I felt deep sense of satisfaction after reading these two plays and yet I also felt this deep sense of loss, of something that is still not complete and needs to be looked at, with one eye on the future. And yet, these plays have provided so much hope and love inside of me for what’s to come. A love that can finally speak out loud.

Read 228 of 2021. Jonny Appleseed by Joshua Whitehead

Jonny Appleseed by Joshua Whitehead

Title: Jonny Appleseed
Author: Joshua Whitehead
Publisher: Arsenal Pulp Press
ISBN: 978-1551527253
Genre: LGBTQ+ Literary Fiction, Native American Literature,
Pages: 224
Source: Publisher
Rating: 5/5

Jonny Appleseed decides to come back home to his mother after her husband dies. Jonny is a Two-Spirit Inidigiqueer “glitter princess” and has about a week leading up to his journey.  In that week Jonny goes through the entire gamut of emotions – love, hate, loathing, trauma of growing up on the rez – personal and collective, and more than anything about his dreams and aspirations.

What I loved about this book is the focus of course on everything not-colonial, even love, more so love. The book is about Jonny and the women in his life as well – his kokum (grandmother) his friends, his mother, Peggy, and as well as his Tias – the one person from where all the queer loving comes and nestles in his heart and soul. Their interactions with Jonny are also governed by day to day activities – from a meal to a recipe to how the whites try and erase the Native American community. There is so much going on in this short book that at times I just had to shut it and process everything Whitehead was trying to communicate.

Add to this there is technology and how Jonny uses it to facilitate sex work, allowing lonely men to somewhat fetishize his culture and where he comes from, and in all of this there is trauma and pain and healing that Whitehead manages to write about in the most brutal and also sublime manner.

Whitehead’s writing doesn’t cut corners on emotions. He says it the way it is – intense, with racism, sexism, homophobia, and how it impacts indigenous minds, hearts, and souls in addition to what they go through.  All of this is told to us through Jonny. You root for him. You want his life to be better. You want him to meet his mother as soon as possible. You don’t want him to suffer. But he must follow his heart and destiny, and things will happen, but in all of this, there is togetherness, a celebration of love and longing, and how to finally find your roots and identity.

The Boy in the Cupboard – Written by Harshala Gupte and Illustrated by Priya Dali

The Boy in the Cupboard by Harshala Gupte and Priya Dali

Title: The Boy in the Cupboard
Written by Harshala Gupte
Illustrated by Priya Dali
Publishers: Gaysi Media + Lettori Press
ISBN: 9781638212737
Genre: Children’s Books, LGBTQIA, Diversity
Pages: 24
Source: Publishers
Rating: 5/5

There are very few diverse children books being published in India. Sometimes it becomes very difficult to look for such books – it is as difficult as finding a needle in the haystack. So, I was very glad when Gaysi Media and Lettori Press sent me a copy of their collaborative published work, “The Boy in the Cupboard” – most empathetically written by Harshala Gupte and beautifully illustrated by Priya Dali.

Karan’s favourite place in the whole wide world is his cupboard. If he isn’t at school, he is in his cupboard. Away from the world and the bullies at school. Away, in a place of his own, a place that he visits and prefers to remain there. Until one day his mother finds out about his secret place and wants to know why he is there all day long.

The Boy in the Cupboard is an exquisite and most precious read according to me. It is a book that is needed to be read by every child and adult, and not from the point of view of sexuality but inclusivity, diversity, and how we all need a heart who listens and a shoulder to rest on. The story by Harshala Gupte is so spot-on and simple that it will warm your heart with the turn of every page. Dali’s illustrations are adorable and made me look at them with so much love. All in all, this is a picture book not just for kids, but also for adults – for everyone who has had a tough time fitting in. Read it. Gift it. Cherish it.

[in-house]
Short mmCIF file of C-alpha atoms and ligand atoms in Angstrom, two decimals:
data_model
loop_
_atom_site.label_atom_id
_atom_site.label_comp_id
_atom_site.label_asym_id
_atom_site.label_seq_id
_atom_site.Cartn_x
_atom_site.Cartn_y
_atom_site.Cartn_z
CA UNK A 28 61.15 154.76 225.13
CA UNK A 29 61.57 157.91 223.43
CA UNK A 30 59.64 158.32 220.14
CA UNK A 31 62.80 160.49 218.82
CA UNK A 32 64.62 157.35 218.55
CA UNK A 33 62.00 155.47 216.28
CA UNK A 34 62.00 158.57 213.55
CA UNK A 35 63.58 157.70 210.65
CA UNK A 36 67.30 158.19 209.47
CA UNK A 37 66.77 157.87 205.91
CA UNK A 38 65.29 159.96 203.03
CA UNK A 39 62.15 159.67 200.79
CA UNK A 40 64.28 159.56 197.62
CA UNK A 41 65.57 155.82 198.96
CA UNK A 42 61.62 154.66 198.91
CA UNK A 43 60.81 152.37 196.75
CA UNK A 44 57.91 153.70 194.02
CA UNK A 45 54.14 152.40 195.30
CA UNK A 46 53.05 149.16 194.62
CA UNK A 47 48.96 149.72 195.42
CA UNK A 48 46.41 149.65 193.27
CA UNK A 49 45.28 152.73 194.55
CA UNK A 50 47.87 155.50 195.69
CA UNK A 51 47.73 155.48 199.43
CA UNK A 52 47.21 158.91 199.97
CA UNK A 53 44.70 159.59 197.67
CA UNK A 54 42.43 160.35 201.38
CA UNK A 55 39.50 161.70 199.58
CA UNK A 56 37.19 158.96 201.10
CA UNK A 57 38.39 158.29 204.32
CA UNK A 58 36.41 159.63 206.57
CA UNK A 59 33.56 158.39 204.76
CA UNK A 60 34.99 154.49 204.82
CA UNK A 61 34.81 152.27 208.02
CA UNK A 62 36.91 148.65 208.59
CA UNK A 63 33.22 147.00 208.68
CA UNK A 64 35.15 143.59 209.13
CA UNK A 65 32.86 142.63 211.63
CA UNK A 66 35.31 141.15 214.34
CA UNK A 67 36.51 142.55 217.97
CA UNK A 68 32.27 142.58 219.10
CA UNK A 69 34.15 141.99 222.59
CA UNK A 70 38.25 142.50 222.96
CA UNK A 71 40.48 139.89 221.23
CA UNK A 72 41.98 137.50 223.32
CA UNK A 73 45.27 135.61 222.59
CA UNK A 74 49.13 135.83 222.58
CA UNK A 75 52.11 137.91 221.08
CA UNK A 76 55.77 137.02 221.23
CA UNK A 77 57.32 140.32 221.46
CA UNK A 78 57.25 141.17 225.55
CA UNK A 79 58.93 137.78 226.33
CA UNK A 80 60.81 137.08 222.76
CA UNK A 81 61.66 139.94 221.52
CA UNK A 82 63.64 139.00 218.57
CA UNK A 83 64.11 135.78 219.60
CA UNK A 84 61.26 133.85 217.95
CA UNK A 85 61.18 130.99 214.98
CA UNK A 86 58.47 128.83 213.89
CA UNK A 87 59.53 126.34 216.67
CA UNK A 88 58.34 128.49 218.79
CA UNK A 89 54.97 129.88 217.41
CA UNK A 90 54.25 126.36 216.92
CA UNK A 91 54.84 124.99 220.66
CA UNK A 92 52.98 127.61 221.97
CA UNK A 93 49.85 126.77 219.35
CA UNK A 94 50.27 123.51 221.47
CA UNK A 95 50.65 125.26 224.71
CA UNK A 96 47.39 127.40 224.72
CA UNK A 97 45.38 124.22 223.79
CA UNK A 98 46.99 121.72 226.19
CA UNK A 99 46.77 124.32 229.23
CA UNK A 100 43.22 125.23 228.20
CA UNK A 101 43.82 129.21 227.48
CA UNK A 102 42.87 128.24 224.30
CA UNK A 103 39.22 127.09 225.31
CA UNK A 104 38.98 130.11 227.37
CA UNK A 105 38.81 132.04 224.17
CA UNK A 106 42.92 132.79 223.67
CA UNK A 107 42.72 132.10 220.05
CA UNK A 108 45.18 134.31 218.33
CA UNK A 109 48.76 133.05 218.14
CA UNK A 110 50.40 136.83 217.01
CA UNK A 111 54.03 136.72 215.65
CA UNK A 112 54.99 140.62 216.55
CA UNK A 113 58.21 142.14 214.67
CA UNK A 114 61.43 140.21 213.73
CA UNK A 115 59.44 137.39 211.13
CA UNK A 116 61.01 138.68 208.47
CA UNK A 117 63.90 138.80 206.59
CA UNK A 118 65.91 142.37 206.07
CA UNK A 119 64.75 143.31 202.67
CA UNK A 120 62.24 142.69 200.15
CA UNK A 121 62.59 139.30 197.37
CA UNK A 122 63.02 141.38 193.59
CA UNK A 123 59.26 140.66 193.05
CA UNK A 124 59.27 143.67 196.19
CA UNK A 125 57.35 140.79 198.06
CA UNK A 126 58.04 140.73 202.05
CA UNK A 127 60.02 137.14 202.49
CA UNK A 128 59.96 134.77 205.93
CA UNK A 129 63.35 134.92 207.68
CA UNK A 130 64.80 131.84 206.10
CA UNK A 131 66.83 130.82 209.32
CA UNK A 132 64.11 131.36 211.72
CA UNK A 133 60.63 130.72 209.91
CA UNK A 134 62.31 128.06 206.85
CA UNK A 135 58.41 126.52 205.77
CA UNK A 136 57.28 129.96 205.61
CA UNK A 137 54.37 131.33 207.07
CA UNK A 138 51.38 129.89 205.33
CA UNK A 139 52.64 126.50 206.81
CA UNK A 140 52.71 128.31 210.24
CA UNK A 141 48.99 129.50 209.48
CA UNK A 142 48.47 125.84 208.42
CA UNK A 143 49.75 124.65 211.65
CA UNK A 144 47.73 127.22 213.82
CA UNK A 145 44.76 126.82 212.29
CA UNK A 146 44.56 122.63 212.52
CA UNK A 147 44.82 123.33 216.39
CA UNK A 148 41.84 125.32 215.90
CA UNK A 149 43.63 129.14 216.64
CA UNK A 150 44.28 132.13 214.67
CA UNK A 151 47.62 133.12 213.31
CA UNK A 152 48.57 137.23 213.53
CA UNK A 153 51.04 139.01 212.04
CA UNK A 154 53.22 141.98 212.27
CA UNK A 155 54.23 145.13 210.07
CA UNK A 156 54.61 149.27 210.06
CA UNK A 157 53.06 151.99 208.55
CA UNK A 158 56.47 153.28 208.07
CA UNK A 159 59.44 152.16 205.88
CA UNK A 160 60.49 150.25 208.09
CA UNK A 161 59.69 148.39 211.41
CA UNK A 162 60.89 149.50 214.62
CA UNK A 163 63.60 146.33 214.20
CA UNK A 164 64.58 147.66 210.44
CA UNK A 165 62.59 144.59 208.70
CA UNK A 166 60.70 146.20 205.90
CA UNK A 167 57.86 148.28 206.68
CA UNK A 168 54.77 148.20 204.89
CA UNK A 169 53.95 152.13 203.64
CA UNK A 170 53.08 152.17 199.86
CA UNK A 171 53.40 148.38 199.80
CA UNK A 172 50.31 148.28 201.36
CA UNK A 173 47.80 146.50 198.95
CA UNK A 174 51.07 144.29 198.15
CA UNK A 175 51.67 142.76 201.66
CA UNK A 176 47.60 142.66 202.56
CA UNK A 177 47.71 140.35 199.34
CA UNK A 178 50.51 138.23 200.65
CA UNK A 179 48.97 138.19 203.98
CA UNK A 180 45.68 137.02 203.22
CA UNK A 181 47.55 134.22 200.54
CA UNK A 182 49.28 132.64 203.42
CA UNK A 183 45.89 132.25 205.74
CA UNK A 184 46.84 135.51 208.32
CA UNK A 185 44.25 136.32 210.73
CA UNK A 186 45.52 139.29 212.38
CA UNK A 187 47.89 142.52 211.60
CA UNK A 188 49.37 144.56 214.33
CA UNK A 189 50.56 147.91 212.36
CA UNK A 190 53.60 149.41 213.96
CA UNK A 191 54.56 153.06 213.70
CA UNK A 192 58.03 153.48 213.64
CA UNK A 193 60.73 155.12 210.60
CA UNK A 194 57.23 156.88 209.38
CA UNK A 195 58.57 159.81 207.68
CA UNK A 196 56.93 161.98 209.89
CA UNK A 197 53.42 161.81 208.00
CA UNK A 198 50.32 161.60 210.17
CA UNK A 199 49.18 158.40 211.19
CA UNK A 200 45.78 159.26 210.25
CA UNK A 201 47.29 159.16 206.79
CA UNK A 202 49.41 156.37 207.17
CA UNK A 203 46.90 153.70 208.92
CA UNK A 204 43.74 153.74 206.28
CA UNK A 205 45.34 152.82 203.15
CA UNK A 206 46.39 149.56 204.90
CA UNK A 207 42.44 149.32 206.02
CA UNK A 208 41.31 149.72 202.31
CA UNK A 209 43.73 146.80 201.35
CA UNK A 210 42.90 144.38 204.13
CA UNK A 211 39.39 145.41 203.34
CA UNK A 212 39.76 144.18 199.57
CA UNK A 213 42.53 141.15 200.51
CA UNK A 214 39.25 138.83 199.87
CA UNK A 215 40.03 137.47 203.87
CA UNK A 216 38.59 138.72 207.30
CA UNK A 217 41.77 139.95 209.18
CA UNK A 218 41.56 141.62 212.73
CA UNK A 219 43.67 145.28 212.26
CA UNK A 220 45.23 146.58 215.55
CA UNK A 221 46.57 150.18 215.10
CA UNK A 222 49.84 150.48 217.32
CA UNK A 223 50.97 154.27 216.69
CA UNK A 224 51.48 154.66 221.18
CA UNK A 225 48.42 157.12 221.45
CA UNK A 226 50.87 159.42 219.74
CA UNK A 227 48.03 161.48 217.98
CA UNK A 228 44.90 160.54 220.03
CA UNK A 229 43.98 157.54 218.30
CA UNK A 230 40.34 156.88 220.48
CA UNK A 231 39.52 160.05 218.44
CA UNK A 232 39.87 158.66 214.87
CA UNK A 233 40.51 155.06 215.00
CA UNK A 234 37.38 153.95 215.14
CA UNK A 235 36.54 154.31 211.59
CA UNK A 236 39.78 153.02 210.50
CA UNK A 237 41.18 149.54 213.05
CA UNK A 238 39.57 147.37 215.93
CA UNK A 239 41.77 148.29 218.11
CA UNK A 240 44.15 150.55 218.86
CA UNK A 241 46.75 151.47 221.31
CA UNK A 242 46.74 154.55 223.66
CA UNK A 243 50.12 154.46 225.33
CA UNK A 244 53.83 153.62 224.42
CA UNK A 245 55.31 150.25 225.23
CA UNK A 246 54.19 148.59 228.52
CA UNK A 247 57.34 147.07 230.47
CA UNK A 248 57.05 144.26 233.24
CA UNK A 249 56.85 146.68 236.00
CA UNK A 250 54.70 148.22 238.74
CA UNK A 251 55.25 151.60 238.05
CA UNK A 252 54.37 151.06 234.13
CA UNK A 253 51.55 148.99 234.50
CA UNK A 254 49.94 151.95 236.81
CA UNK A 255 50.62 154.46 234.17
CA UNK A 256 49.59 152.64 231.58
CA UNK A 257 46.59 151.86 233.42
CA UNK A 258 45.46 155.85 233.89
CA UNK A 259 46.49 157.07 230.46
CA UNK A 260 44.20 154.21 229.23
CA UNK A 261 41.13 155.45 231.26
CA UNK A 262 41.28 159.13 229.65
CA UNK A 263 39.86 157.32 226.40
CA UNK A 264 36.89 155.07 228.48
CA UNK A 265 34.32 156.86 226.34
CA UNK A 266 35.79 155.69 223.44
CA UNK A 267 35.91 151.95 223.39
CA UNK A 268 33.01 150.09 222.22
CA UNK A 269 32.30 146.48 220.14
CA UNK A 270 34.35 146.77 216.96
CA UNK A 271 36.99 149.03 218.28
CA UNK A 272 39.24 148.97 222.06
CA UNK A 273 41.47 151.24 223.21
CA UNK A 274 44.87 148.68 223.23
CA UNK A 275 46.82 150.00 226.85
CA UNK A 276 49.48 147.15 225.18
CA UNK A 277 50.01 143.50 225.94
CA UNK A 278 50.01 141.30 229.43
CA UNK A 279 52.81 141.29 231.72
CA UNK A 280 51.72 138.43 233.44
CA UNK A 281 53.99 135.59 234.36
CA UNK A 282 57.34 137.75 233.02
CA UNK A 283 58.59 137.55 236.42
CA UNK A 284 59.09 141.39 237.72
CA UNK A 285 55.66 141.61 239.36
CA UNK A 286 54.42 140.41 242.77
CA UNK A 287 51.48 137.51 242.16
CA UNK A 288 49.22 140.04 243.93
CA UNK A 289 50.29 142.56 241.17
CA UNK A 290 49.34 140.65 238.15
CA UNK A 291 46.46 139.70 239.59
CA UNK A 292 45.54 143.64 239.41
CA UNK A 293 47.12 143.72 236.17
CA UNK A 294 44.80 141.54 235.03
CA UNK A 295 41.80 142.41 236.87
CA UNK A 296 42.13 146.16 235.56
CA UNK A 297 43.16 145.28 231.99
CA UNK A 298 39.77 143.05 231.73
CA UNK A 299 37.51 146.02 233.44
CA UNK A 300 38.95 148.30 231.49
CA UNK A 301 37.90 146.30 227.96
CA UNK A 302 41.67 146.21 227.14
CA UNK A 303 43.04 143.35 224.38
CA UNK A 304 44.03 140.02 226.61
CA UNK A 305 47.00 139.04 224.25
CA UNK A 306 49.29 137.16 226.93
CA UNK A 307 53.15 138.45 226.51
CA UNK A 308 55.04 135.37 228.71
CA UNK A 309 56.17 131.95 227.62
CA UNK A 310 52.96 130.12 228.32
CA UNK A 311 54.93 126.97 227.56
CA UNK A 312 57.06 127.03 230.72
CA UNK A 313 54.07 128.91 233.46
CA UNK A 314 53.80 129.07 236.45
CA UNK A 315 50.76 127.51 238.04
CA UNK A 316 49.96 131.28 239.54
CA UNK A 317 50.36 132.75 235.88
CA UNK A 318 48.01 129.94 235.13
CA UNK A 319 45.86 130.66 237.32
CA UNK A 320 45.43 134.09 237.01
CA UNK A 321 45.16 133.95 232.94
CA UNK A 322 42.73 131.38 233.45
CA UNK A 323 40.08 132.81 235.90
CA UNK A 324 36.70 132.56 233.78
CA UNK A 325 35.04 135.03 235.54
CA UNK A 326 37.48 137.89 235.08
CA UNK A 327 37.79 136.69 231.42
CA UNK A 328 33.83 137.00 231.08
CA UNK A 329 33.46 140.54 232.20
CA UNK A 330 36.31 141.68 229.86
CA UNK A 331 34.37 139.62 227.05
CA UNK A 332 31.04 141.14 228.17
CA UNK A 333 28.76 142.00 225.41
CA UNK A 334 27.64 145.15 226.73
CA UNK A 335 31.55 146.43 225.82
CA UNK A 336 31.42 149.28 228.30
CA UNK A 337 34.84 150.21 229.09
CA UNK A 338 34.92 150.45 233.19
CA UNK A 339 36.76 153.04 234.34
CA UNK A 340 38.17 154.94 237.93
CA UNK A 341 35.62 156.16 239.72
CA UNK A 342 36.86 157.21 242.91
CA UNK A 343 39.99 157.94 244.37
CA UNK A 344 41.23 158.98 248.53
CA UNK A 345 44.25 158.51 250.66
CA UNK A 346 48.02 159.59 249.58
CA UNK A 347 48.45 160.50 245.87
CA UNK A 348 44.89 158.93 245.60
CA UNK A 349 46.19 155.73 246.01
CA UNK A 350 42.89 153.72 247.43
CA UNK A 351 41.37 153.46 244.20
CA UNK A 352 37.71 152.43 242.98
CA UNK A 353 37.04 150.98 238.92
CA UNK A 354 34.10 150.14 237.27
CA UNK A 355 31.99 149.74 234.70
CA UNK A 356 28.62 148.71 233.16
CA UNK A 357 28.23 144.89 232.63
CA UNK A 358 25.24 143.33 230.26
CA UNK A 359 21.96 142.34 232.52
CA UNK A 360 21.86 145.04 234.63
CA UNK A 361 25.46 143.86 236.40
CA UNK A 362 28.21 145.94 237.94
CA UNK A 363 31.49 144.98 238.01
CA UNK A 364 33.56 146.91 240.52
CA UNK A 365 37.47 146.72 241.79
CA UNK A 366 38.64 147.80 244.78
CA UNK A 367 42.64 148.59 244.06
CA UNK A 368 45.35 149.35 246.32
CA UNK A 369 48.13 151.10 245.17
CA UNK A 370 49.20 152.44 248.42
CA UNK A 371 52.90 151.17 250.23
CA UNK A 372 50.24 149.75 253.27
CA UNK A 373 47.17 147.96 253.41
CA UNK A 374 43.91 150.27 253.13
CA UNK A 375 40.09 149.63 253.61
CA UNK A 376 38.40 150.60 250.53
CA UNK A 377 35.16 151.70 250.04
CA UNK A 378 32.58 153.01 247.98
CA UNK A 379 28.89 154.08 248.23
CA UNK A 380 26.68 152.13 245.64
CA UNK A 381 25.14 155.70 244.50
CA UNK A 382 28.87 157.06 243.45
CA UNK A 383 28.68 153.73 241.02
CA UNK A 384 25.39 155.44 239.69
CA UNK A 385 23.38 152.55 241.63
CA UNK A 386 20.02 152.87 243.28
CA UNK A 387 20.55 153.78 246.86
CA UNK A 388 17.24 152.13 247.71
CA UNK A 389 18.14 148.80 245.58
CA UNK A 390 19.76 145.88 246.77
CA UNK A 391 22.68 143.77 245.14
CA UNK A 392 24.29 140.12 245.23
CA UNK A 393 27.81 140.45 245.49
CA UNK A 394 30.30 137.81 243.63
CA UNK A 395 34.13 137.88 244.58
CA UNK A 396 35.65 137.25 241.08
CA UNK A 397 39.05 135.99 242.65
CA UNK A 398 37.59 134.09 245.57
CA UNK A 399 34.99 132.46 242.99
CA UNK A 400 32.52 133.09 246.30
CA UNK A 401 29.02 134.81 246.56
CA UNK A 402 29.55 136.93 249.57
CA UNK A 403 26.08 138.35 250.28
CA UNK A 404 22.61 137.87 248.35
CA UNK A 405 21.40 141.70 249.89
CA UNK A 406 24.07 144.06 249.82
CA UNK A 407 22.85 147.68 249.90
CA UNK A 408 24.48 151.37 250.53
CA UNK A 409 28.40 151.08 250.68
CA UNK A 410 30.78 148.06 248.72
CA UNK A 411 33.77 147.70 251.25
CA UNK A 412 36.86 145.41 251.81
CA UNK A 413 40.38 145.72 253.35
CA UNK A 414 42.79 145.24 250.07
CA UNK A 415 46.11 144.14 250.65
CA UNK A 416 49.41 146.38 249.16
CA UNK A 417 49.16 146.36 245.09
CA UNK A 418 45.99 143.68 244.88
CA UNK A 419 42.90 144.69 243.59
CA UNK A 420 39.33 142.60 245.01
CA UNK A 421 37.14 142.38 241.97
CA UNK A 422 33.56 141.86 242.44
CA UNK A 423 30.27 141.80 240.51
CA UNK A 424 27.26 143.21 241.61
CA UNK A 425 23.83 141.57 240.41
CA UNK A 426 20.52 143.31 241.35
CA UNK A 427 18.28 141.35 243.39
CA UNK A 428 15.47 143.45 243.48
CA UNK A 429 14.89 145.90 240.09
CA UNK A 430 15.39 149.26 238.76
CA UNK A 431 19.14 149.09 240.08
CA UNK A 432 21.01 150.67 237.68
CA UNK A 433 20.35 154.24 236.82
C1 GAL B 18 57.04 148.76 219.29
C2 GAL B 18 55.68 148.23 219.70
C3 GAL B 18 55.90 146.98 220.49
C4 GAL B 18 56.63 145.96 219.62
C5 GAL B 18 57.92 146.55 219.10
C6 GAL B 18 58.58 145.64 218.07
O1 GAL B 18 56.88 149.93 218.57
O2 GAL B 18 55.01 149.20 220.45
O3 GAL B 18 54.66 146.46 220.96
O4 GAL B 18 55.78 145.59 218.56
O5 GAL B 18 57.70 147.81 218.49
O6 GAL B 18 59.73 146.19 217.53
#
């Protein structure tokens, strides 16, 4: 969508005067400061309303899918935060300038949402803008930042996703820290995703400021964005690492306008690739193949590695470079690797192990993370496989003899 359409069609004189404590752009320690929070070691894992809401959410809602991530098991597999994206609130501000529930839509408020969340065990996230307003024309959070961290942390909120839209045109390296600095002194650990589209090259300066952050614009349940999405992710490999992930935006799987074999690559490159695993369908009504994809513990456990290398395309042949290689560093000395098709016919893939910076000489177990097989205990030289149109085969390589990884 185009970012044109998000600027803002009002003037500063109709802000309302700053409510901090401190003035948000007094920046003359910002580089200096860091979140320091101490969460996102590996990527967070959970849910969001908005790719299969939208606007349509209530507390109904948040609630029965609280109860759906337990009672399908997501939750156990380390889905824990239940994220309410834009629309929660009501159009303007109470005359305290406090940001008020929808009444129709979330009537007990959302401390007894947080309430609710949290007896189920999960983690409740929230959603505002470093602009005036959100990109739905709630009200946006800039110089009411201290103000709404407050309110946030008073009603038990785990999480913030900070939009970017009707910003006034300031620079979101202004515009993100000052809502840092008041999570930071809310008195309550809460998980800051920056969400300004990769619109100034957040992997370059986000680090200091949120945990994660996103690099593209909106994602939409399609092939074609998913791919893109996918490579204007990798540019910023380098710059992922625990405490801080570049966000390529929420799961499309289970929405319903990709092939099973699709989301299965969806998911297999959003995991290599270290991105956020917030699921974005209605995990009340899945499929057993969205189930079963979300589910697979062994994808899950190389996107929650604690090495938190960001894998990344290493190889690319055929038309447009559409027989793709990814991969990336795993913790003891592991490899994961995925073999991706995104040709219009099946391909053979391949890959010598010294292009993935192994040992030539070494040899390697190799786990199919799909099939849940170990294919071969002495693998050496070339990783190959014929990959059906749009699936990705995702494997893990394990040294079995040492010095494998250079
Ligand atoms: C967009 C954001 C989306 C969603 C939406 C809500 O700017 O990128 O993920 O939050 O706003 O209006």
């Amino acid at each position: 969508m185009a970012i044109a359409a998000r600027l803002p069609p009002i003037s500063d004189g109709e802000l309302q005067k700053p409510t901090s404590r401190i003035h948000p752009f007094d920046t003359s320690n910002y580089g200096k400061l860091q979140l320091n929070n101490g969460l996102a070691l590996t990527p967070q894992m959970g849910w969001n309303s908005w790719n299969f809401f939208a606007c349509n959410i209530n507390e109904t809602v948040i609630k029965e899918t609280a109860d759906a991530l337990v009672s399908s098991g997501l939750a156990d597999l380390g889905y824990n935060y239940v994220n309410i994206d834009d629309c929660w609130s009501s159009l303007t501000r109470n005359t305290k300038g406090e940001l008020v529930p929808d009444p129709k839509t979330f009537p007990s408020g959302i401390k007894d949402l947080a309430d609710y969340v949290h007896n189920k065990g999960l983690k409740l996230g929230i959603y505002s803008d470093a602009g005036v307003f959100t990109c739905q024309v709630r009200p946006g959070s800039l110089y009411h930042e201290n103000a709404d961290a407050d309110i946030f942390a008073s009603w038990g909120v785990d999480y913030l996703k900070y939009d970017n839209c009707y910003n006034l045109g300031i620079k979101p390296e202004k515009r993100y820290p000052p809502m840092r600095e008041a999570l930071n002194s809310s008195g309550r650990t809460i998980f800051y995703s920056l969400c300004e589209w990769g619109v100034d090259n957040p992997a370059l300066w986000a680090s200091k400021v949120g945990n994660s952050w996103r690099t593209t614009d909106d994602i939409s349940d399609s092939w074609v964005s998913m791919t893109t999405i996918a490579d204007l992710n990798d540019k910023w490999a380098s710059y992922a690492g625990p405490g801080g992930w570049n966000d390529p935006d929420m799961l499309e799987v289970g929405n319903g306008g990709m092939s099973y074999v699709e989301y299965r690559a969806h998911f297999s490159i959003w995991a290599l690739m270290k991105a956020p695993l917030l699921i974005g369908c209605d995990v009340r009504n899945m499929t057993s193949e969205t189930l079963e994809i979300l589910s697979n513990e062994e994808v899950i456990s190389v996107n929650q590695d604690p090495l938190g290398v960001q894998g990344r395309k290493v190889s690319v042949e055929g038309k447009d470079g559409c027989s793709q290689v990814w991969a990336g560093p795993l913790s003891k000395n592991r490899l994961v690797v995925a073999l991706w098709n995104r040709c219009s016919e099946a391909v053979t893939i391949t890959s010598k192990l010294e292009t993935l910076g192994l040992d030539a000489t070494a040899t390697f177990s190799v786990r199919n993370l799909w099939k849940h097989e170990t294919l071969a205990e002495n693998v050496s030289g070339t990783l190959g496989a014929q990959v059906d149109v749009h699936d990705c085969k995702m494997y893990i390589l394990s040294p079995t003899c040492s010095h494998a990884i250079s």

The Times I Knew I Was Gay by Eleanor Crewes

The Times I Knew I Was Gay Title: The Times I Knew I Was Gay
Author: Eleanor Crewes
Publisher: Virago Books, Hachette UK
ISBN: 9780349013213
Genre: Graphic Memoir, LGBT Literature
Pages: 308
Source: Publisher
Rating: 5/5

I wish this book was out when I was coming out to my family and friends. I wish this book was out also when I was coming out to my colleagues at my first workplace, and then constantly as I moved jobs. Sometimes I think that for me, my life is a constant coming out process. Coming out so many times that I have probably lost count. Till I wrote a book about it and that was that. But that’s a different story.

The Times I Knew I Was Gay is a graphic memoir by Eleanor Crewes and how she came out to her friends, her brother, and finally to herself about being gay. This book hits you hard in the sense that if you’re on the spectrum, you can so understand how difficult it is to know and yet deny who you are. To know it deep down and keep putting that thought at the back of your head, or at best living two lives – one straight, and the other when you are all alone, when you finally acknowledge being gay out loud, to yourself.

The Times I Knew I Was Gay also makes you see how liberating coming out of the closet can be, and at the same time it also very subtly hints at how it is no one else’s business but yours if you’d like to come out or not. I will never understand why people speculate about someone’s orientation/identity. It will always baffle me why do some people want other people to come out the closet. What’s in it for them? How does it impact their lives?

This graphic memoir on so many levels felt so personal. It made me see my confusion when I came out at 18. It made me see how I was in denial for the longest time, and how I wanted to be someone else, and fit in, even if it meant being straight. The Times I Knew I Was Gay is a warm, personal, charming, and honest account of awkwardness, self-denial, fear of not belonging, and what it takes to come to your own being.